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Supporting Materials for Sir! No Sir!

A Company Returns To War

Song Chang Valley, Vietnam -- "I am sorry, sir, but my men refused to go -we cannot move out," Lt. Eugene Shurtz Jr. reported to his battalion commander over a crackling field telephone.

"A" Company of the 196th Light Infantry Brigade's battleworn 3rd Battalion had been ordered at dawn yesterday to move once more down the jungled rocky slope of Nui Lon Mountain into a deadly labyrinth of North Vietnamese bunkers and trench lines.

For five days they had obeyed orders to make this push. Each time they had been thrown back by the invisible enemy who waited through the rain of bombs and artillery shells for the Americans to come close, then picked them off with deadly crossfire.

The battalion commander, Lt. Col. Robert C. Bacon, had been waiting impatiently for A Company to move out. Bacon had taken over the battalion after Lt. Col. Eli P. Howard Jr. of Woodbridge, Va., was killed in a helicopter crash with Associated Press photographer Oliver Noonan and six other men. Ever since the crash Tuesday, the battalion had been trying to get to the wreckage.

Yesterday morning, Bacon was personally leading three of his companies in the assault. He paled as Shurtz matter-offactly told him that the soldiers of A Company would not follow his orders.

"Repeat that please," the colonel asked without raising his voice. "Have you told them what it means to disobey orders under fire?"

"I think they understand," the lieutenant replied, "but some of them simply had enough -- they are broken. There are boys here who have only 90 days left in Vietnam. They want to go home in one piece. The situation is psychic here."

"Are you talking about enlisted men or are the NCOs also involved?" the Colonel asked.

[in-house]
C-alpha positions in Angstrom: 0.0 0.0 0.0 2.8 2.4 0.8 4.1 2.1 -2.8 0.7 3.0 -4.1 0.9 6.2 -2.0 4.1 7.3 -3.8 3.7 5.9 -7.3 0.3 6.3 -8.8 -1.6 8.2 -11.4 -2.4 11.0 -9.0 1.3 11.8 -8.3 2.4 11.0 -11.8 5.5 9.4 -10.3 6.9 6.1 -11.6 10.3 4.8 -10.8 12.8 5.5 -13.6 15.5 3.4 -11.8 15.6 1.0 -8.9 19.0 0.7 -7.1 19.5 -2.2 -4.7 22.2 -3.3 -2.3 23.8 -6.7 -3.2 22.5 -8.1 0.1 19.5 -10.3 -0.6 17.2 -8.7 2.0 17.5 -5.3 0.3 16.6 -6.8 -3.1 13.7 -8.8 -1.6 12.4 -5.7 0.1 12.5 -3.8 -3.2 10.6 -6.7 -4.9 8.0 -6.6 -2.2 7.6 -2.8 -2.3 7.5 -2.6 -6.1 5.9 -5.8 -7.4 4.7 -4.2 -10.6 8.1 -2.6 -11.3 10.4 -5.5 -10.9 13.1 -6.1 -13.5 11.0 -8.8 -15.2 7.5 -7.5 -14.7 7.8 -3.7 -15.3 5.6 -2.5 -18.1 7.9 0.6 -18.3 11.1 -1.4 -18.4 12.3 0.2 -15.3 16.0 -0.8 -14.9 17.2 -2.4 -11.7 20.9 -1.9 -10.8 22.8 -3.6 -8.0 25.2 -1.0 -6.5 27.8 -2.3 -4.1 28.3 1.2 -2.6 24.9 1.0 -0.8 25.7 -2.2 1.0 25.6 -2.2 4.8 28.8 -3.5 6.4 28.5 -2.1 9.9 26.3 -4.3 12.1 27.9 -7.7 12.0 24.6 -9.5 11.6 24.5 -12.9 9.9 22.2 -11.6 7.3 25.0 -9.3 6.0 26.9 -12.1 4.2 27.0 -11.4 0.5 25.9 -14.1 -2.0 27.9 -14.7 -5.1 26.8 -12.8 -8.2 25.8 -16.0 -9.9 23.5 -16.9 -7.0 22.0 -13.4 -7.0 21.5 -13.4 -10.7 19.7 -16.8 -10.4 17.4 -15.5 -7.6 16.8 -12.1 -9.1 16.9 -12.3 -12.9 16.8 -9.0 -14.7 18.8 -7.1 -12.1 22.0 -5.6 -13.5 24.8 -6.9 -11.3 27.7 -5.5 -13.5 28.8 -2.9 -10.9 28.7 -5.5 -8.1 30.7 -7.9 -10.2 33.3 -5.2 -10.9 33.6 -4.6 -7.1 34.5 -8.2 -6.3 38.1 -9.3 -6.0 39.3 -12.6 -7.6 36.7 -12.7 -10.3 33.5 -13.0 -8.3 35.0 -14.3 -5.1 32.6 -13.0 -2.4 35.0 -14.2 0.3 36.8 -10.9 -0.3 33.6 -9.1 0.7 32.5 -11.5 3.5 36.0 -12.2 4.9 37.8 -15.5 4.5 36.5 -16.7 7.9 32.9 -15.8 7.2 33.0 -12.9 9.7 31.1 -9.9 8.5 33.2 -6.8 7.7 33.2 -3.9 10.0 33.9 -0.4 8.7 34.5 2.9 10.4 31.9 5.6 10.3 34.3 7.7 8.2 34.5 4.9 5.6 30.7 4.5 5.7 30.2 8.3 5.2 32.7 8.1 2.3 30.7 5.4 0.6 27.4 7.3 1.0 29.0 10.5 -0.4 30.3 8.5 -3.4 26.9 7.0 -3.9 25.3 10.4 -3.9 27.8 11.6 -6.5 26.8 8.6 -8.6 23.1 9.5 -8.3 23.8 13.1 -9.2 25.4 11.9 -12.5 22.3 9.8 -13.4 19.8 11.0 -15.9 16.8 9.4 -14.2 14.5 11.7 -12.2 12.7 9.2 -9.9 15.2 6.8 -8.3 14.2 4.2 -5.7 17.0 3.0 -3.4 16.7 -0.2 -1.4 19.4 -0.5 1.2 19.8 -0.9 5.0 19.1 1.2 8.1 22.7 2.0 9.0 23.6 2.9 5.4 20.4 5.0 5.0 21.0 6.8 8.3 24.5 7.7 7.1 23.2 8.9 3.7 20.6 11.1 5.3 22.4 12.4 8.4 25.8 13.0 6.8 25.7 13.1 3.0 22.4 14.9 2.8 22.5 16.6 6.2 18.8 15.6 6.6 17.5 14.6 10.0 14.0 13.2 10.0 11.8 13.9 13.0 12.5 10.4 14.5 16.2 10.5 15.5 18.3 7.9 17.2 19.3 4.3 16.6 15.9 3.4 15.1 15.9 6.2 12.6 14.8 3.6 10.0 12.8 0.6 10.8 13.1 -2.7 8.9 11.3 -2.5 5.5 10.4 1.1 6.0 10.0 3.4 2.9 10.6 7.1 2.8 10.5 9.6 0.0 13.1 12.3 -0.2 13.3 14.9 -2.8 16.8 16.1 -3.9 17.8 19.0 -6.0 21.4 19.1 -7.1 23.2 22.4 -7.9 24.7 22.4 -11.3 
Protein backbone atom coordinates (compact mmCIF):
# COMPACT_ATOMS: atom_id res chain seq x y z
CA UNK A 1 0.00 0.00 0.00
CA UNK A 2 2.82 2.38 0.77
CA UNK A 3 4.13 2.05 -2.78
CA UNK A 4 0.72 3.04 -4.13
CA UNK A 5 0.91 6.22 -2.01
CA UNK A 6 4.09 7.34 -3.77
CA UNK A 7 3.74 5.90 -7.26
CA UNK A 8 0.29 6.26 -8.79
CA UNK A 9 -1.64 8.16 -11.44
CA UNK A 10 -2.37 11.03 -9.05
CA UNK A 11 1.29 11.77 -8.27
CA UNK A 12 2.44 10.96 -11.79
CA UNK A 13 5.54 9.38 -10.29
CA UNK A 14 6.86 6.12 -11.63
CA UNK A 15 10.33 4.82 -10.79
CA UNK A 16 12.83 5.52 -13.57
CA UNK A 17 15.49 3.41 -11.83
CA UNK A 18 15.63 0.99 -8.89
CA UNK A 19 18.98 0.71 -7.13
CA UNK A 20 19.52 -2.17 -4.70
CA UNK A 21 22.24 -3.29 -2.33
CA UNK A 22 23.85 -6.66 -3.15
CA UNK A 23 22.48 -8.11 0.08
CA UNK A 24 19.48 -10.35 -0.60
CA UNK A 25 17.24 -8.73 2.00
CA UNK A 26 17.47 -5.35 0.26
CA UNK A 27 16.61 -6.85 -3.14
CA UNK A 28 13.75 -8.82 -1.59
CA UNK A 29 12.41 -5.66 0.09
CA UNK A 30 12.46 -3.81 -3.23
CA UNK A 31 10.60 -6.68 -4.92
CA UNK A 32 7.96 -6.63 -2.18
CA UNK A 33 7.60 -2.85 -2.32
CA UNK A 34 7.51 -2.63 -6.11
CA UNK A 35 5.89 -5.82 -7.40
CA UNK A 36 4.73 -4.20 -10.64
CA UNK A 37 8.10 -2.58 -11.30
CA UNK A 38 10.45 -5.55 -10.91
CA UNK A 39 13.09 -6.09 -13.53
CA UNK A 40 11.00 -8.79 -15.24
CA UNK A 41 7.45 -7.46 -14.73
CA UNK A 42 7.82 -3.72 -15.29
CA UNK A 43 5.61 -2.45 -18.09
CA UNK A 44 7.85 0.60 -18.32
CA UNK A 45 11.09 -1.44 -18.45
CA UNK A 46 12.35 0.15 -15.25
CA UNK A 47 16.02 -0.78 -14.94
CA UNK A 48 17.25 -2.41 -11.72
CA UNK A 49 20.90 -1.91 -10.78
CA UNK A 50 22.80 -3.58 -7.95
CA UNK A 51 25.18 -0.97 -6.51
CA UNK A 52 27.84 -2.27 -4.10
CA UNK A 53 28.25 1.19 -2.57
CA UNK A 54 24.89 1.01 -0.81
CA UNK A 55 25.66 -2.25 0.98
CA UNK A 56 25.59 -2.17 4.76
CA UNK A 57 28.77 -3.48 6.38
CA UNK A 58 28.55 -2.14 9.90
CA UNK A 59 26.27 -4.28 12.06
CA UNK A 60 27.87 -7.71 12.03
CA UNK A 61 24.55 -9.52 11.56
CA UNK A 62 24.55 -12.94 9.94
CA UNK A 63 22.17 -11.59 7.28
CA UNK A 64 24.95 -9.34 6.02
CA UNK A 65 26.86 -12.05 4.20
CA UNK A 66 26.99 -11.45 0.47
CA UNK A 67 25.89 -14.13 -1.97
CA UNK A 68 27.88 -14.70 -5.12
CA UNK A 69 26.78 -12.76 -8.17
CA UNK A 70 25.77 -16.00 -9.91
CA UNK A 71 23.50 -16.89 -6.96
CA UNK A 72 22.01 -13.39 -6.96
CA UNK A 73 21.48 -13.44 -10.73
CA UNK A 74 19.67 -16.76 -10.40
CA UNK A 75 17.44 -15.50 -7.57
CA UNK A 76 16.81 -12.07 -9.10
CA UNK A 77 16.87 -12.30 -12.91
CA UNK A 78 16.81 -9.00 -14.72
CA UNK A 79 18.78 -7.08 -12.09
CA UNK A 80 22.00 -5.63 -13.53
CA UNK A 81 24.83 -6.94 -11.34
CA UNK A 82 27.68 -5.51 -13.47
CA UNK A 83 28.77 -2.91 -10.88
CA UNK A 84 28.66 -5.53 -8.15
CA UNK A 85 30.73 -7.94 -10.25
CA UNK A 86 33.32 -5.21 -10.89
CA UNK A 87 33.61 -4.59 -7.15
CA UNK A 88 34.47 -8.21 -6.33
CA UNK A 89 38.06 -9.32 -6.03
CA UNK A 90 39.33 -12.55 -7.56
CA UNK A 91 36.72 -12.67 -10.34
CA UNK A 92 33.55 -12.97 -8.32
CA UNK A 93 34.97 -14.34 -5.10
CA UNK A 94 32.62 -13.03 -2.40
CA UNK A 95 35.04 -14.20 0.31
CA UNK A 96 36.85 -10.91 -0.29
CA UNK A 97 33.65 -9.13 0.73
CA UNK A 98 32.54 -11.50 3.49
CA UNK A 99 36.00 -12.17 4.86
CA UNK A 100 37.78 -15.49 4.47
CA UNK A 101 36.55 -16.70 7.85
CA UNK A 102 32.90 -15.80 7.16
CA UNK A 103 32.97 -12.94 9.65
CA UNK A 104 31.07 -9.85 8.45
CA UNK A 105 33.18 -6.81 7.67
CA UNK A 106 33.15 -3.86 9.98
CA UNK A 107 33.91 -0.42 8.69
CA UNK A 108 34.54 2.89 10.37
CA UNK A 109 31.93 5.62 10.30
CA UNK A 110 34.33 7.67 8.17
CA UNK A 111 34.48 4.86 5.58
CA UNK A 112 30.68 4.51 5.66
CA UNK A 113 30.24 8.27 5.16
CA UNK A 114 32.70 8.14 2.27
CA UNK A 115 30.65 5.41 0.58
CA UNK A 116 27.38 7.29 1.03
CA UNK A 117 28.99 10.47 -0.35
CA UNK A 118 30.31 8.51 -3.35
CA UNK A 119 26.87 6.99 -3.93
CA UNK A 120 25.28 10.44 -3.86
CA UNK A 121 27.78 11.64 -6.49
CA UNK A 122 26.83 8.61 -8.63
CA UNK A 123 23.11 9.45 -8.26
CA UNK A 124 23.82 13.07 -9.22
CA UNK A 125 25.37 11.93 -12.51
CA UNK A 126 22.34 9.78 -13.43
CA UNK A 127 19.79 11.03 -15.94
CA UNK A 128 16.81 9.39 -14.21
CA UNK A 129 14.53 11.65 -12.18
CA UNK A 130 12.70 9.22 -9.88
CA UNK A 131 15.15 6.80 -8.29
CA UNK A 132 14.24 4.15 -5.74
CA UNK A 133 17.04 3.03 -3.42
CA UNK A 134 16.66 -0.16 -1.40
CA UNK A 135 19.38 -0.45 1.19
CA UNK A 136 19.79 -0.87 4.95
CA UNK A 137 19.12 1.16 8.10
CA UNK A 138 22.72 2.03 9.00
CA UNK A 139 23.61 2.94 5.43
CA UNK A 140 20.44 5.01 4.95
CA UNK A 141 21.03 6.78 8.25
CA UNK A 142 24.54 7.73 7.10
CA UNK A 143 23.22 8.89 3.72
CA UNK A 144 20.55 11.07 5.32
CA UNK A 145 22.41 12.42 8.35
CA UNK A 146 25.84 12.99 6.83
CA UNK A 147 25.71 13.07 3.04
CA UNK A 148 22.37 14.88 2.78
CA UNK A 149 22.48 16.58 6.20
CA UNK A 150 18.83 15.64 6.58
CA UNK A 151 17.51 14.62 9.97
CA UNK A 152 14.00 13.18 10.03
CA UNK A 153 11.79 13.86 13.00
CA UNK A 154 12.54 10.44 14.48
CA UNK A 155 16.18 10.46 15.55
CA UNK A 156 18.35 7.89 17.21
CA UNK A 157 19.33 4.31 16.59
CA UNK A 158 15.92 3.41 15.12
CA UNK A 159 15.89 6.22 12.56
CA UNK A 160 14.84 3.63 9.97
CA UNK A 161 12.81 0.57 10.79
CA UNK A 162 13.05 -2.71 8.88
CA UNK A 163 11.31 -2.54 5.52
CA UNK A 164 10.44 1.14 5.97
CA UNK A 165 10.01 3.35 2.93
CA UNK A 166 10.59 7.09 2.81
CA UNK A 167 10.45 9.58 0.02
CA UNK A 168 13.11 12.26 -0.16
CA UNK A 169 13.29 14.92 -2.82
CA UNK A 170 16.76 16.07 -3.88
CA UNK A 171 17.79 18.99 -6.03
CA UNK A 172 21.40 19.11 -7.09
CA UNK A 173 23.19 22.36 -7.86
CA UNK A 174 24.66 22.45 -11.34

"That's the difficulty here," Shurtz said. "We've got a leadership problem. Most of our squad and platoon leaders have been killed or wounded."

A Company at one point in the fight was down to 60 men -- half its assigned combat strength.

Quietly the colonel told Shurtz: "Go talk to them again and tell them that to the best of our knowledge the bunkers are now empty -- the enemy has withdrawn. The mission of A Company today is to recover their dead. They have no reason to be afraid. Please take a hand count of how many really do not want to go."

The lieutenant came back a few minutes later: "They won't go, colonel, and I did not ask for the hand count because I am afraid that they'd all stick together, even though some might prefer to go."

The colonel told him: "Leave these men on the hill and take your CP -command post -- element and move to the objective."

The lieutenant said he was preparing to move and asked: "What do we do with the ammunition supplies? Shall we destroy them?"

"Leave it with them," the colonel ordered.

Then Bacon told his executive officer, Maj. Richard Waite, and one of his seasoned Vietnamese veterans, Sgt. Okey Blakenship of Panther, W.Va., to fly from the battalion base "LZ Center" across the valley to talk with the reluctant troops of A Company.

"Give them a pep talk and a kick in the butt," he said.

They found the men bearded andexhausted in the tall blackened elephant grass, their uniforms ripped and caked with dirt.

"One of them was crying," said Blakenship.

Then the soldiers told why they would not move.

"It poured out of them," the sergeant said.

They said they were sick of the endless battling in torrid heat, the constant danger of sudden firefights by day and the mortaring and enemy probing at night. They said they had not enough sleep and that they were being pushed too hard.

They hadn't had mail. They hadn't had hot food. They hadn't had the little things that made the war bearable. Helicopters brought in the basic needs of ammunition, food and water at a tremendous risk because of the heavy enemy ground fire. But this was not enough for these men. They believed that they were in danger of annihilation and would go no farther.

Maj. Waite and Sgt. Blakenship heard them out, looking at the soldiers, most of them a generation apart, draftees 19 and 20 with fear in their eyes.

Blakenship, a quick tempered man, began arguing.

"One of them yelled to me that his company had suffered too much and that it should not have to go on," Blakenship said. "I answered him that another company was down to 15 men still on the move -- and I lied to him -- and he asked me, "Why did they do it?"

"Maybe they have got something a little more than what you have got," the sergeant replied.

"Don't call us cowards, we are not cowards," the soldier howled, running toward Blakenship with his fists raised.

Blakenship turned his back and walked down the bomb-scarred ridge line to where the company commander waited.

The sergeant looked back and saw the men of A Company were stirring. They picked up their rifles, fell into a loose formation and followed him down the cratered slope.

A Company went back to the war.

GI Press Service, vol. 1, no. 6


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